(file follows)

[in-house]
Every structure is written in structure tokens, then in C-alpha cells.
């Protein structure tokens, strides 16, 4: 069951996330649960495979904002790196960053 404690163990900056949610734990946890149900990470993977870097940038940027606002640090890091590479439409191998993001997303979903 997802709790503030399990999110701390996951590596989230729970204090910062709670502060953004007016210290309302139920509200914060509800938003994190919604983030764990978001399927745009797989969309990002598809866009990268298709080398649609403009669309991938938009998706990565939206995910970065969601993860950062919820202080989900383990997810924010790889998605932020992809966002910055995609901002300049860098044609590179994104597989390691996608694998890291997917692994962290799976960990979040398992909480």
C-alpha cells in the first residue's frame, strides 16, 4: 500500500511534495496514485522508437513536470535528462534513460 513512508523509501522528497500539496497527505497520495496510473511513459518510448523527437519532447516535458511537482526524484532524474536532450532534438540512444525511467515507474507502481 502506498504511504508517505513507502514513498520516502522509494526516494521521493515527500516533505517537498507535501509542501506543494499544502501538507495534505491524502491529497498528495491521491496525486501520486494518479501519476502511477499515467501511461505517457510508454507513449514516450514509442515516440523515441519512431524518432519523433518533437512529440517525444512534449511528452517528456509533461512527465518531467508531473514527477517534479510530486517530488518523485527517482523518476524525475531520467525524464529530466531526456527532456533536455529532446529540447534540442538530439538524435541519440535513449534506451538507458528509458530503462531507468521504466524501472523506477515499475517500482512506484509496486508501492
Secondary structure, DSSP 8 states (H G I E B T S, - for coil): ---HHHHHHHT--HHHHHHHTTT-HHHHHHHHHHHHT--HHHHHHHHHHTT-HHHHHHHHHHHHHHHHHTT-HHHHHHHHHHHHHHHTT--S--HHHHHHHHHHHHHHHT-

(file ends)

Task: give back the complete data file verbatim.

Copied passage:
[in-house]
Every structure is written in structure tokens, then in C-alpha cells.
């Protein structure tokens, strides 16, 4: 069951996330649960495979904002790196960053 404690163990900056949610734990946890149900990470993977870097940038940027606002640090890091590479439409191998993001997303979903 997802709790503030399990999110701390996951590596989230729970204090910062709670502060953004007016210290309302139920509200914060509800938003994190919604983030764990978001399927745009797989969309990002598809866009990268298709080398649609403009669309991938938009998706990565939206995910970065969601993860950062919820202080989900383990997810924010790889998605932020992809966002910055995609901002300049860098044609590179994104597989390691996608694998890291997917692994962290799976960990979040398992909480």
C-alpha cells in the first residue's frame, strides 16, 4: 500500500511534495496514485522508437513536470535528462534513460 513512508523509501522528497500539496497527505497520495496510473511513459518510448523527437519532447516535458511537482526524484532524474536532450532534438540512444525511467515507474507502481 502506498504511504508517505513507502514513498520516502522509494526516494521521493515527500516533505517537498507535501509542501506543494499544502501538507495534505491524502491529497498528495491521491496525486501520486494518479501519476502511477499515467501511461505517457510508454507513449514516450514509442515516440523515441519512431524518432519523433518533437512529440517525444512534449511528452517528456509533461512527465518531467508531473514527477517534479510530486517530488518523485527517482523518476524525475531520467525524464529530466531526456527532456533536455529532446529540447534540442538530439538524435541519440535513449534506451538507458528509458530503462531507468521504466524501472523506477515499475517500482512506484509496486508501492
Secondary structure, DSSP 8 states (H G I E B T S, - for coil): ---HHHHHHHT--HHHHHHHTTT-HHHHHHHHHHHHT--HHHHHHHHHHTT-HHHHHHHHHHHHHHHHHTT-HHHHHHHHHHHHHHHTT--S--HHHHHHHHHHHHHHHT-